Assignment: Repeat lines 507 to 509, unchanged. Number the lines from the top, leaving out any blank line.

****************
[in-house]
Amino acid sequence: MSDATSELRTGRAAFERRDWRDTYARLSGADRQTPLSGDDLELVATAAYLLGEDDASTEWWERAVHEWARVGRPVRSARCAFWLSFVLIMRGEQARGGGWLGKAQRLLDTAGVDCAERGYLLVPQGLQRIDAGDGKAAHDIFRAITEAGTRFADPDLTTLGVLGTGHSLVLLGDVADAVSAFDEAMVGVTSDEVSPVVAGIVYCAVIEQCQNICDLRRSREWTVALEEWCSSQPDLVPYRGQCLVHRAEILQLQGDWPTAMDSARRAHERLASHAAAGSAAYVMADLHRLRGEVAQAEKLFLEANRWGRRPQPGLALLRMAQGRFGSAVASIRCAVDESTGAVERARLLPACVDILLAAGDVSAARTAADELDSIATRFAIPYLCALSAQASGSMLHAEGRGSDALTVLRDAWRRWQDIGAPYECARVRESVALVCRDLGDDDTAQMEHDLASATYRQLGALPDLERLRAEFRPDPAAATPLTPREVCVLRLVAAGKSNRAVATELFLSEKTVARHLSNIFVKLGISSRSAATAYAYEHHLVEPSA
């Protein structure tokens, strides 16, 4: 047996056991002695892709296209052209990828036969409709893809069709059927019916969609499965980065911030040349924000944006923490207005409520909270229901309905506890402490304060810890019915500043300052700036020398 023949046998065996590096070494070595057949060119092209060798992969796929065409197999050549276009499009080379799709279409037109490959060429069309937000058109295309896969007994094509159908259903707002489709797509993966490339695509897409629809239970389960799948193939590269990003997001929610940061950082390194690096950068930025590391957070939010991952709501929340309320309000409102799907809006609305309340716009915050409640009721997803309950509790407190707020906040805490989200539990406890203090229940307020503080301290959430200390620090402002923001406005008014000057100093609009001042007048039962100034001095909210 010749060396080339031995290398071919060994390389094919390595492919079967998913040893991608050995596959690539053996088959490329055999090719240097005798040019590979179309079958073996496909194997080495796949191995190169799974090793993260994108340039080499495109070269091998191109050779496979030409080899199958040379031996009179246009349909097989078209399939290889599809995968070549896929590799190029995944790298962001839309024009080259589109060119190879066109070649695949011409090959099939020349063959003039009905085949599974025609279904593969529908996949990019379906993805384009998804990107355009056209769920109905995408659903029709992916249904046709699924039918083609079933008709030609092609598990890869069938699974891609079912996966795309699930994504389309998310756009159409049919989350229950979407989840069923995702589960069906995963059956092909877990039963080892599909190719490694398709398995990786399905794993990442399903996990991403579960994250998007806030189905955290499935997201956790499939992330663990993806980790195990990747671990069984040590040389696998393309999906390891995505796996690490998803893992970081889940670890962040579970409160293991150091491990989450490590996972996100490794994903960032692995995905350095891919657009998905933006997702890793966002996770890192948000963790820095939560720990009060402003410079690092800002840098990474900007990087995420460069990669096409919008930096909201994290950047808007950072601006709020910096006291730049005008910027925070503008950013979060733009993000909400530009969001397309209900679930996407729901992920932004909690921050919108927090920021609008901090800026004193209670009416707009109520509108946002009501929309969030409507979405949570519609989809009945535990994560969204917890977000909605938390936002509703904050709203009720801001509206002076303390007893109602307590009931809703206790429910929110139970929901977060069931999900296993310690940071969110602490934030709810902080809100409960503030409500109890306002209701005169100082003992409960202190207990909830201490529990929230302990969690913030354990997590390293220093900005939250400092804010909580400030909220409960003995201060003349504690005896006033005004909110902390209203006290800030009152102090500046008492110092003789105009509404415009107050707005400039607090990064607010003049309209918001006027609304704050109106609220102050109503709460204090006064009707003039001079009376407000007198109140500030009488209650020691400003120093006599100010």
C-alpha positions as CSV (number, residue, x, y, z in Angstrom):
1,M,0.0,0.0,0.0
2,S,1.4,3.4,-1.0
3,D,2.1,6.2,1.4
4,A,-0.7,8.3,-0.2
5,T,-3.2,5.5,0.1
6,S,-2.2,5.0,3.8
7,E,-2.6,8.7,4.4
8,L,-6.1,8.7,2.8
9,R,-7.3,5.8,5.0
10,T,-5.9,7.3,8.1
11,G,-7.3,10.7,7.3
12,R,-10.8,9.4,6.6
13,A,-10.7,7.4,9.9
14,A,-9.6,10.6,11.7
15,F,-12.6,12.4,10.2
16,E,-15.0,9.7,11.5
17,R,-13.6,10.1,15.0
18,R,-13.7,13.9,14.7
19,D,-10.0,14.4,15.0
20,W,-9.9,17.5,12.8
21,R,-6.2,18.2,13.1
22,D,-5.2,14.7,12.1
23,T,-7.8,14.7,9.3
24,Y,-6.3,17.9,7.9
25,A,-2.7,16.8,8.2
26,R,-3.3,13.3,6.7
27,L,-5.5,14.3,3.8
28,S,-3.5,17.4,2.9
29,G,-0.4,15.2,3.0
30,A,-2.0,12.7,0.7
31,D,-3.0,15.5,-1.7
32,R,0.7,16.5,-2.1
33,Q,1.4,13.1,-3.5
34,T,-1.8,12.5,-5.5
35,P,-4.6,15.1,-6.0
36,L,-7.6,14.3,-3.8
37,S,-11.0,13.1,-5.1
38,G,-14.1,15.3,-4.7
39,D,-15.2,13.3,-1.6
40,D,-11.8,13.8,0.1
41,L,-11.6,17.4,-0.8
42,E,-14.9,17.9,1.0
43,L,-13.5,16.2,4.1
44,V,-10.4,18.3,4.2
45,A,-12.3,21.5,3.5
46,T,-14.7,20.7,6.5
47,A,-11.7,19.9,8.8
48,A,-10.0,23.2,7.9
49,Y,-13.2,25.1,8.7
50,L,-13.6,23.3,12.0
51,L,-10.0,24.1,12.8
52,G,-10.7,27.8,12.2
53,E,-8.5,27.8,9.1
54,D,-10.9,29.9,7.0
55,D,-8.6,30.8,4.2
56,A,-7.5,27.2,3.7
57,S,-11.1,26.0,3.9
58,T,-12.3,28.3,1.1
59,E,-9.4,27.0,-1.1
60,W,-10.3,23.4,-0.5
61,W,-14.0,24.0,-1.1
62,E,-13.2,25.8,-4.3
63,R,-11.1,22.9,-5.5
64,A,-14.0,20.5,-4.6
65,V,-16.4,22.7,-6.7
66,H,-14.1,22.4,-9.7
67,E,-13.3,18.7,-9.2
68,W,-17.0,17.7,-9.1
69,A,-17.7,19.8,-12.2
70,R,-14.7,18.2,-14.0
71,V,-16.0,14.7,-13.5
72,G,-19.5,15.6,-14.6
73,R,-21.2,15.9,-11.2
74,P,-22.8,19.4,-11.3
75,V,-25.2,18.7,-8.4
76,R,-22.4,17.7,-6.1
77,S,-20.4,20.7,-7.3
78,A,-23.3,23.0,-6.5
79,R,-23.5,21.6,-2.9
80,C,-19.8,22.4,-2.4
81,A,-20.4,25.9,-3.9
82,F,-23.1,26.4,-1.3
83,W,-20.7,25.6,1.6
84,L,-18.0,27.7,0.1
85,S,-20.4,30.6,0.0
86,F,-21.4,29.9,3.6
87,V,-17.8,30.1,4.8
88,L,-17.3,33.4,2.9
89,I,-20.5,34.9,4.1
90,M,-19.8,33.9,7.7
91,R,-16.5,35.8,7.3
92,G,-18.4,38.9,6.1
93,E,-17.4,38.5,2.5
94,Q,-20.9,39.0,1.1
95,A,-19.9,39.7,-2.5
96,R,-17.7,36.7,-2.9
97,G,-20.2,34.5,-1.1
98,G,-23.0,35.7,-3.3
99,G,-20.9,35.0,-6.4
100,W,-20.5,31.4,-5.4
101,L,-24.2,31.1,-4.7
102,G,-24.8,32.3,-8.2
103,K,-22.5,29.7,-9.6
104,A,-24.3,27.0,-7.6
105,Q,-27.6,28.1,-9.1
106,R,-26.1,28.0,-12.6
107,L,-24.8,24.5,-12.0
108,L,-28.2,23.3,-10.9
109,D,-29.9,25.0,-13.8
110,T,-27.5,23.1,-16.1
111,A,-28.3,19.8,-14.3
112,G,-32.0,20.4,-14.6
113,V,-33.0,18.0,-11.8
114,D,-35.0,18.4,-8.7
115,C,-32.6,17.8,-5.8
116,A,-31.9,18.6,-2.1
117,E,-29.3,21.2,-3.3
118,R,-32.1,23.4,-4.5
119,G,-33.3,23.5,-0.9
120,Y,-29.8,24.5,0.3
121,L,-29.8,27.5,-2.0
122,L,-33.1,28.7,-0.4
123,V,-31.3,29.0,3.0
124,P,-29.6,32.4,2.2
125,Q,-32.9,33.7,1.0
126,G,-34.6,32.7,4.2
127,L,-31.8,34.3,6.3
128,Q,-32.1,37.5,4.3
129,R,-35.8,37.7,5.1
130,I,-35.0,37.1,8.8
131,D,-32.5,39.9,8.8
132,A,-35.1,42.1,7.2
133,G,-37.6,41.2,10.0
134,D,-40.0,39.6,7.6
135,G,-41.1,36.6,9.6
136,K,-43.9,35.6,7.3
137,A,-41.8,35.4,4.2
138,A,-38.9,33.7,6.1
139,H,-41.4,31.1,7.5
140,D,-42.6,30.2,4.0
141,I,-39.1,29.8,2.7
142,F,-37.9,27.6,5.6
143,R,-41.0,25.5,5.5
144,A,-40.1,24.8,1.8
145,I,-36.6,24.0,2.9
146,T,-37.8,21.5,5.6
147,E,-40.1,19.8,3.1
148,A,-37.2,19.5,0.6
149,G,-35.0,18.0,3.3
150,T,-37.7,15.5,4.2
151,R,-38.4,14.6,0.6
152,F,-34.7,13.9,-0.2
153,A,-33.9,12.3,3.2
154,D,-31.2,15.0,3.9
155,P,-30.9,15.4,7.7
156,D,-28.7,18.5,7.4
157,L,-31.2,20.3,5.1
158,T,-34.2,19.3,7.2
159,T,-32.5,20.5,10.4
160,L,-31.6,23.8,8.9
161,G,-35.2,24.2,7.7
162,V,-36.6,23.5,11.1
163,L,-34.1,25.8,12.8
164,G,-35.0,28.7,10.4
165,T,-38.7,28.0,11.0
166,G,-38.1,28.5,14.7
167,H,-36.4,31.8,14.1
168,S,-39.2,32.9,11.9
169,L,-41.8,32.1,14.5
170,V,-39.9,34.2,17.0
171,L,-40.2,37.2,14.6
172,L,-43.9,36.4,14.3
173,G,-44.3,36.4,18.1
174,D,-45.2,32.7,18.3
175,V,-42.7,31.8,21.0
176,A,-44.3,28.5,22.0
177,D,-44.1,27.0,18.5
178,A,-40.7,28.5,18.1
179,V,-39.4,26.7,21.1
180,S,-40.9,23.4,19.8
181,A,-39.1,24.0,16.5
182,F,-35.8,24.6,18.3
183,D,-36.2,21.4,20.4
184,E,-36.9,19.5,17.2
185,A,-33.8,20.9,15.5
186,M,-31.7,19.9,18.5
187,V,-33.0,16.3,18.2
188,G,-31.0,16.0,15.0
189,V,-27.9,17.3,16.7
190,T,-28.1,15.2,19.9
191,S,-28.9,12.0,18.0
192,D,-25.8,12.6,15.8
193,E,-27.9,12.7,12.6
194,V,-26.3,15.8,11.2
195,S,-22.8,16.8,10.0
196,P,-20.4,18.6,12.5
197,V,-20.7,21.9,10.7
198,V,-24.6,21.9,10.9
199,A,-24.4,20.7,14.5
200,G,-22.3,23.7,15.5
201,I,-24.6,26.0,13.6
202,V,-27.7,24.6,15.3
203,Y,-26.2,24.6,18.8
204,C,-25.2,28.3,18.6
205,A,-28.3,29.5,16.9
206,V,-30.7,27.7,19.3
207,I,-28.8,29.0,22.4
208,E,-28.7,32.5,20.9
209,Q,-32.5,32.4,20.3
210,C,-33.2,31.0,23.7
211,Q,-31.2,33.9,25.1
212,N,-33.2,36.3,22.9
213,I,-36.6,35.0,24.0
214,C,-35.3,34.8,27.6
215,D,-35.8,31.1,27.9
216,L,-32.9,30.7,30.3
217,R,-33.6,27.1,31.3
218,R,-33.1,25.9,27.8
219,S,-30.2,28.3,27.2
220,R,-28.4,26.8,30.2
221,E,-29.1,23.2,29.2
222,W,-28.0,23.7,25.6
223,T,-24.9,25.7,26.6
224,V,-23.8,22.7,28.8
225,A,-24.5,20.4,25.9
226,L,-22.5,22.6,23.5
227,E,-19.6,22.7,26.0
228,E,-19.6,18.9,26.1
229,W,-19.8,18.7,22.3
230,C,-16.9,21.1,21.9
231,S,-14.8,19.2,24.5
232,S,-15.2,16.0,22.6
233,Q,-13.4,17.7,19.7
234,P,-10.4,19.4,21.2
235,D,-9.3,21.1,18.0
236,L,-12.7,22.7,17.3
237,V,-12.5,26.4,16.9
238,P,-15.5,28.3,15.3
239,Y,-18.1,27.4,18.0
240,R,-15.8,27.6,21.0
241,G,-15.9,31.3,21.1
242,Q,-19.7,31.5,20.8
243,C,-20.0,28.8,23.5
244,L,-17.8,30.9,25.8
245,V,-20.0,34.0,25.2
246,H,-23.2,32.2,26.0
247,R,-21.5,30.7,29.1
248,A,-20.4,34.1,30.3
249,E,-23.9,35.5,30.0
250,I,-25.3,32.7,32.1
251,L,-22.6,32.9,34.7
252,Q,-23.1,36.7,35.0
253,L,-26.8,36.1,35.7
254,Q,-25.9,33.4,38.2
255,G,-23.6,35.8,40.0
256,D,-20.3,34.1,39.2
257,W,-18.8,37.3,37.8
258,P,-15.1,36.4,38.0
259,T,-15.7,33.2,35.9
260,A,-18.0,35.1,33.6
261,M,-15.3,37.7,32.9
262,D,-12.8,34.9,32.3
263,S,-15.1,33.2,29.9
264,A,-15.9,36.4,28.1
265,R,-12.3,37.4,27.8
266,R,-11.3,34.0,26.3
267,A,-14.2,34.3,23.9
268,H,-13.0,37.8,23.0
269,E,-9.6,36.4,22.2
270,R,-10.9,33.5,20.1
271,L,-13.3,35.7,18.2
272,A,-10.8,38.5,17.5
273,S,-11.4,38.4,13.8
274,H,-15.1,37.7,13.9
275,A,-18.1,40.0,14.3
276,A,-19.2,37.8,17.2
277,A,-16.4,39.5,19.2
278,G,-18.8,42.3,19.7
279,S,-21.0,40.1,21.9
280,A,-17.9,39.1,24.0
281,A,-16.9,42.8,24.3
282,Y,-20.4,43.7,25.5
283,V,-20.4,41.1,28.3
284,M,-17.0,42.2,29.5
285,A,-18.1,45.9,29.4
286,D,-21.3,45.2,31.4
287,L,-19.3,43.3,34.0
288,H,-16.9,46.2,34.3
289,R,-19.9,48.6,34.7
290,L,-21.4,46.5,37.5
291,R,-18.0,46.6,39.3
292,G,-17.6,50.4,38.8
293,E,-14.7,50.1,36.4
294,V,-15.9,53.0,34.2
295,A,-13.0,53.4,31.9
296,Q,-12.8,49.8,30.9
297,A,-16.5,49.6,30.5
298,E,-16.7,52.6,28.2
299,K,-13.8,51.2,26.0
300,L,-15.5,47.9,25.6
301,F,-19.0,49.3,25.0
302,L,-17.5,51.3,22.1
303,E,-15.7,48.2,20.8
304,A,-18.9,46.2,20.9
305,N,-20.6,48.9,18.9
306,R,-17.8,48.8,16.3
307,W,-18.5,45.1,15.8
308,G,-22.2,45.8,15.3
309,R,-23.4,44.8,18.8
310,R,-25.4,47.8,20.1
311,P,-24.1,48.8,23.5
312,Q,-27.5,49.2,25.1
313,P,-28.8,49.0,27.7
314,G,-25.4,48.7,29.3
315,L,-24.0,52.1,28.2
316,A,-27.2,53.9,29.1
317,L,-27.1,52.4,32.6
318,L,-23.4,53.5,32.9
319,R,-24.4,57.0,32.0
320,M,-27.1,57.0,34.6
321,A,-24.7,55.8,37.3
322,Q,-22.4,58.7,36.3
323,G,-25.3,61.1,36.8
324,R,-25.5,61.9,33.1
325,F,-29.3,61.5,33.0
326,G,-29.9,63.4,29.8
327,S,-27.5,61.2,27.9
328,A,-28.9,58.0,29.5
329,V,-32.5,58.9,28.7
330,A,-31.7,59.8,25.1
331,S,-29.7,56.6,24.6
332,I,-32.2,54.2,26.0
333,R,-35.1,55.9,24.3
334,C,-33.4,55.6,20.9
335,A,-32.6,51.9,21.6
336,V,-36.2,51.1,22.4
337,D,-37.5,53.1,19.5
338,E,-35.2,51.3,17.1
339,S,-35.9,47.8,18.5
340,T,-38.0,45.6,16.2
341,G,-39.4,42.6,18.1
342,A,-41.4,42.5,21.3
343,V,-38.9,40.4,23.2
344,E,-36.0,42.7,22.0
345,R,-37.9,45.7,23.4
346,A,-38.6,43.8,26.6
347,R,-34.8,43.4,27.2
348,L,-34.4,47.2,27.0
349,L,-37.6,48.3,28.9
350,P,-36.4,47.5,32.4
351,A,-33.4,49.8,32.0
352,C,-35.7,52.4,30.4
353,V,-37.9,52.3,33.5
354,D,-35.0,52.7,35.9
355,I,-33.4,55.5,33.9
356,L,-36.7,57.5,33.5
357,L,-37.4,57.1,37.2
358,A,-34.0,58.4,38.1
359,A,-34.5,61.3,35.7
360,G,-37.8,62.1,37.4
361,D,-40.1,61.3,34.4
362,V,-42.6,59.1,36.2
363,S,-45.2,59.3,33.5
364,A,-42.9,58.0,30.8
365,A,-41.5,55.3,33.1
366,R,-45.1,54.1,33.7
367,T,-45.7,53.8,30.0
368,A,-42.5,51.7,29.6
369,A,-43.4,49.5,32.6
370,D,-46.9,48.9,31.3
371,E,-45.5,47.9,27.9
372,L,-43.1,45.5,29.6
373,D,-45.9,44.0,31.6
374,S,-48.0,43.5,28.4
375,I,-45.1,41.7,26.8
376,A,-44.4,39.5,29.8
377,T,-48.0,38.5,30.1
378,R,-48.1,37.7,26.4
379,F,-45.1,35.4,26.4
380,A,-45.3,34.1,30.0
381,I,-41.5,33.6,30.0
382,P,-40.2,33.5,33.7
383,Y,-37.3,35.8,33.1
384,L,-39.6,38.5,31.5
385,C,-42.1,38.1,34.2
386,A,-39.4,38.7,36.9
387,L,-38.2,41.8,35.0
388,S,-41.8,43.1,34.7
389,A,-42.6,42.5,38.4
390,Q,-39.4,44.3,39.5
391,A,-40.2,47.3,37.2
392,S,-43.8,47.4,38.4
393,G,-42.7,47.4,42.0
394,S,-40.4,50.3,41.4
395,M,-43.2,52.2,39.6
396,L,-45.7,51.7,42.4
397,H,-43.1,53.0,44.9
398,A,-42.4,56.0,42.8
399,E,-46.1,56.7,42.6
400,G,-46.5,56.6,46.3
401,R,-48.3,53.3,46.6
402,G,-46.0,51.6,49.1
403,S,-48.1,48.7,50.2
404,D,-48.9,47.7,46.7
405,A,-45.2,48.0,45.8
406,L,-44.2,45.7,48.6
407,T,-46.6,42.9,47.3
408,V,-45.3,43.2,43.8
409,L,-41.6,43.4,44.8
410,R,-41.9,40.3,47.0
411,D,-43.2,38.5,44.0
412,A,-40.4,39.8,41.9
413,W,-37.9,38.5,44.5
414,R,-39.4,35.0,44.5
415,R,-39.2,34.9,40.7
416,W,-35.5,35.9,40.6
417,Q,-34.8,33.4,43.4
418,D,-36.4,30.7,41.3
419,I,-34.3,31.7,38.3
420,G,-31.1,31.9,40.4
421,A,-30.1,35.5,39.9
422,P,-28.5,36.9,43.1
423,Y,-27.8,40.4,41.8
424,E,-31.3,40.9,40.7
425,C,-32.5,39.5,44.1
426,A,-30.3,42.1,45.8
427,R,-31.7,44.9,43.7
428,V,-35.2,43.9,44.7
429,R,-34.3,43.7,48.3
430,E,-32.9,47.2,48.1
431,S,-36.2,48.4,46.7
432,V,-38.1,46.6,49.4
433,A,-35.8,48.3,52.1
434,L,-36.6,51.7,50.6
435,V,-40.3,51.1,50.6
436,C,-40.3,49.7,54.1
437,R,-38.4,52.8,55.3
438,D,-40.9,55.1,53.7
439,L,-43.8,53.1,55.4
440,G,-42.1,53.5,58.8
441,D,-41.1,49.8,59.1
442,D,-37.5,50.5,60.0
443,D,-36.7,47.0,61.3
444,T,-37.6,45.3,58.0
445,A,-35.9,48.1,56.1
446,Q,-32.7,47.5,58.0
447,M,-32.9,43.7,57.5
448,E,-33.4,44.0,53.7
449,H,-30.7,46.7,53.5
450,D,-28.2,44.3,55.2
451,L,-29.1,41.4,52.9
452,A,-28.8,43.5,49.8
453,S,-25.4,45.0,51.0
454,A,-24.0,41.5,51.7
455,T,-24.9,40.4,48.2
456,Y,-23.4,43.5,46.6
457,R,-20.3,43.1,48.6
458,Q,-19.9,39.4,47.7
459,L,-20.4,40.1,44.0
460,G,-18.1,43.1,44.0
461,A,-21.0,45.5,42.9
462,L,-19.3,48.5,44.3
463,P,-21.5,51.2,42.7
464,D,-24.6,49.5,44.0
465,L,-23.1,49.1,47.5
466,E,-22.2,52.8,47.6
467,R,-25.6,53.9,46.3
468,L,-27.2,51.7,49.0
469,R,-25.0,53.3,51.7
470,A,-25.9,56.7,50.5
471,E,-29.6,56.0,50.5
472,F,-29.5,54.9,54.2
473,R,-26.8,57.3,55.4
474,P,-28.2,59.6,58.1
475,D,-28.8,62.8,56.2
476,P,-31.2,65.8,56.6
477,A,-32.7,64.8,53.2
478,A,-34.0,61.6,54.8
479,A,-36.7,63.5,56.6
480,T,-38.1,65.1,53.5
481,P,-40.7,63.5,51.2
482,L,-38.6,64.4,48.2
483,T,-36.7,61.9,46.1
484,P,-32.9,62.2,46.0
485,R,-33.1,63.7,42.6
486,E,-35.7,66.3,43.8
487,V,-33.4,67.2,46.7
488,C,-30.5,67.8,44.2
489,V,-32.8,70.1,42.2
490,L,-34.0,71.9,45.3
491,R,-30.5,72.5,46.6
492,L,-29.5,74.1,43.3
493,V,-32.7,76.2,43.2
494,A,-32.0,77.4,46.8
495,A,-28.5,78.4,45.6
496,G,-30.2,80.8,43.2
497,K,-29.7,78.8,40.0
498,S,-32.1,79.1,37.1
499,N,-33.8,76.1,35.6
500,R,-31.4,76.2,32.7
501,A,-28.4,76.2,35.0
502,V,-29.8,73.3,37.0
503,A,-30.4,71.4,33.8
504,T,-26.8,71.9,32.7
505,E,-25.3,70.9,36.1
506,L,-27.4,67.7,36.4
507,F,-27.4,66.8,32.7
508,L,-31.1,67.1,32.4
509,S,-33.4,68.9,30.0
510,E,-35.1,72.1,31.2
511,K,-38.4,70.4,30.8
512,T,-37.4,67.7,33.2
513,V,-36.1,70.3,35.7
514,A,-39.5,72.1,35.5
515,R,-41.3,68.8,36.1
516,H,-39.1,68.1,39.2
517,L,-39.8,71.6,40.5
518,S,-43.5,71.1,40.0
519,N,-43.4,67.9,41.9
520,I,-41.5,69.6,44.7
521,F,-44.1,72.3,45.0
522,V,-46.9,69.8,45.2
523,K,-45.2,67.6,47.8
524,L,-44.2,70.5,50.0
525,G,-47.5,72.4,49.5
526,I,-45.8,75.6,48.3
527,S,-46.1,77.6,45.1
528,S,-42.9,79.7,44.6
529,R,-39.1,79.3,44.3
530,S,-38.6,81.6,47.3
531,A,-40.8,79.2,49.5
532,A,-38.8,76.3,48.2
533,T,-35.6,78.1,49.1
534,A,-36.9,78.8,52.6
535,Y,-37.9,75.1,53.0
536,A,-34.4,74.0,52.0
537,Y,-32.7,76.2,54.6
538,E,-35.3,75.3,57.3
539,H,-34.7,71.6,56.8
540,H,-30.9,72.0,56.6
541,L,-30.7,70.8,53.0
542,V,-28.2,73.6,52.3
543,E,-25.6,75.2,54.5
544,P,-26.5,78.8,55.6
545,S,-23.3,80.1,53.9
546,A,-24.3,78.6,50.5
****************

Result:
503,A,-30.4,71.4,33.8
504,T,-26.8,71.9,32.7
505,E,-25.3,70.9,36.1